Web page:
One of my goals with this blog is to keep a record of my thoughts, ideas, plans and actions for posterity (whatever form ‘posterity’ actually takes). In this sense there are some blog posts that I’m keeping primarily because they record something about my life at the time they were written rather than due to their literary quality. I’ve noticed as I pick through old Facebook status updates that there are things I want to keep simply because they are small incidents from actual life which are not particularly significant in themselves but strung together these snippets do tell a story of me and our family.

For this reason I was delighted to find an old blog backup file from January 2015 which contained about 30 points which were not already on this site so I’ve imported them and are working through them to keep the good stuff. As I look at each one I recall some were never published at the time and had sat in my drafts folder for months (I have a bad habit of half-writing blog posts, a habit I’m trying to break out of). I’ve already tidied a couple of these up (minor spelling and grammatical changes so they make sense) and published them with the dates when they were last saved (both in 2014). Some others were just ideas thrown into text which I am going to do some more work on and post soon. Those which had publication dates I’m posting with those original dates.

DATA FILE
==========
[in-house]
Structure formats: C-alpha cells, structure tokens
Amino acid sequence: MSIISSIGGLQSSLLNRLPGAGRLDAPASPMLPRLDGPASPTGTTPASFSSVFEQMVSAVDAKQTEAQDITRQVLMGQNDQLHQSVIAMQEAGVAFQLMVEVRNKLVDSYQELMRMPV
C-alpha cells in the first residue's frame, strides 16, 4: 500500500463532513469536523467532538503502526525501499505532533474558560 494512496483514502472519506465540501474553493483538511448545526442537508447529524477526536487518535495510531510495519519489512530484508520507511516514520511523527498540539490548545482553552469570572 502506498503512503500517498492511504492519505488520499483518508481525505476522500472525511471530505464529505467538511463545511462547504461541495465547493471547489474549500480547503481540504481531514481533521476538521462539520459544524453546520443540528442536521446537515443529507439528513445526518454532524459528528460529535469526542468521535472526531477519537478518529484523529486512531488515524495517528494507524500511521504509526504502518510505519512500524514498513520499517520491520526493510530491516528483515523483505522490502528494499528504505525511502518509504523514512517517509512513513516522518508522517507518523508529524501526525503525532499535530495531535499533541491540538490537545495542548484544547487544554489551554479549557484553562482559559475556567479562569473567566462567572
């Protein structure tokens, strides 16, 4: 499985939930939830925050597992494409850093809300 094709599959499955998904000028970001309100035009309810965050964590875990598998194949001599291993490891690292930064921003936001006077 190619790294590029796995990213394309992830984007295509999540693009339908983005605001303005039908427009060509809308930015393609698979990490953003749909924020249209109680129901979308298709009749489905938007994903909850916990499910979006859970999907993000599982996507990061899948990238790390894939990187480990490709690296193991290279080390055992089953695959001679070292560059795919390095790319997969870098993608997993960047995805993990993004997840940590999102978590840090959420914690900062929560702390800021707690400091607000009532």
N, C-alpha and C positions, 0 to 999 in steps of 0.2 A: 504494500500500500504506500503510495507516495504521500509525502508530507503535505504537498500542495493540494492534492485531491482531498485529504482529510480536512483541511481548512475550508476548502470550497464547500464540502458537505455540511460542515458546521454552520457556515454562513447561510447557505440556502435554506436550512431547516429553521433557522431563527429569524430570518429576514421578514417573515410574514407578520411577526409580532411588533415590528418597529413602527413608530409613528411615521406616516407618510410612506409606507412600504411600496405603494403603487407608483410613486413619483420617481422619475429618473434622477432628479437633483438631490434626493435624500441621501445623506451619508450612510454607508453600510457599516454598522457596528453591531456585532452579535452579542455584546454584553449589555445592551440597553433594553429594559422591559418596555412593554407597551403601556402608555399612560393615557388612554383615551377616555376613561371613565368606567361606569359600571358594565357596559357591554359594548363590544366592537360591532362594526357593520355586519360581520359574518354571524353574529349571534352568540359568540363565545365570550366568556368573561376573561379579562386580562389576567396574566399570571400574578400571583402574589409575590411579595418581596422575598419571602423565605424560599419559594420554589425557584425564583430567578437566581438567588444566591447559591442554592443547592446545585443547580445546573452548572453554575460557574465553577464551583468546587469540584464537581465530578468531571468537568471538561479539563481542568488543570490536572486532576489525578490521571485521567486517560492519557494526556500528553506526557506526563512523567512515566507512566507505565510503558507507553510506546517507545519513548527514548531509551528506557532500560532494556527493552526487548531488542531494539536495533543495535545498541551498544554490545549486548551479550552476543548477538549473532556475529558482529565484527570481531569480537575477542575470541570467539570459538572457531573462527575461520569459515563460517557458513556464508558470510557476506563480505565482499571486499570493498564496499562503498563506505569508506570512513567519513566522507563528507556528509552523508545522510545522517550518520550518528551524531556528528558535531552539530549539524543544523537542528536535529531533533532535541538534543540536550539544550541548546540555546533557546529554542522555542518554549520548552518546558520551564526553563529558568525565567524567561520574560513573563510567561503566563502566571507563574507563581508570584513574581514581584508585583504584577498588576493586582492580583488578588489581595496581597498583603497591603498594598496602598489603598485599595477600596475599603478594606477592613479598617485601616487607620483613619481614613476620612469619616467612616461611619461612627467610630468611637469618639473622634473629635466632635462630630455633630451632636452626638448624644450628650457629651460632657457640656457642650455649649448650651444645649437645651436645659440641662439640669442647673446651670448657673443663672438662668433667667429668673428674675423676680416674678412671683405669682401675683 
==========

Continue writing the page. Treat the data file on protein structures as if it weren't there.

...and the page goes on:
Another useful thing about this backup file is that it gives me another data point for a post I’m piecing together mapping out the various web hosts I’ve used over the years. I’ve made so many hops from one hosting company to another that I thought it would be useful to me at least to map these out and also include what I can remember of why I made the choices I did along the way.

The flow of our habits

The flow of water carves rock, a little bit at a time. And our personhood is carved, too, by the flow of our habits.

This quote comes from an essay by Jonathan Safran Foer in the New York Times titled: How Not to Be Alone (published 8 June 2013). The essay is about technology eroding human connection, but this one sentence is what I want to focus on.

The nature of habits is that they are shortcuts around the hard work of thinking consciously about every little thing we do, how we act, the expressions we use, how we speak, even how we think (see Unhelpful Thinking Styles). In many ways we are, to other people at least, the sum of our habits.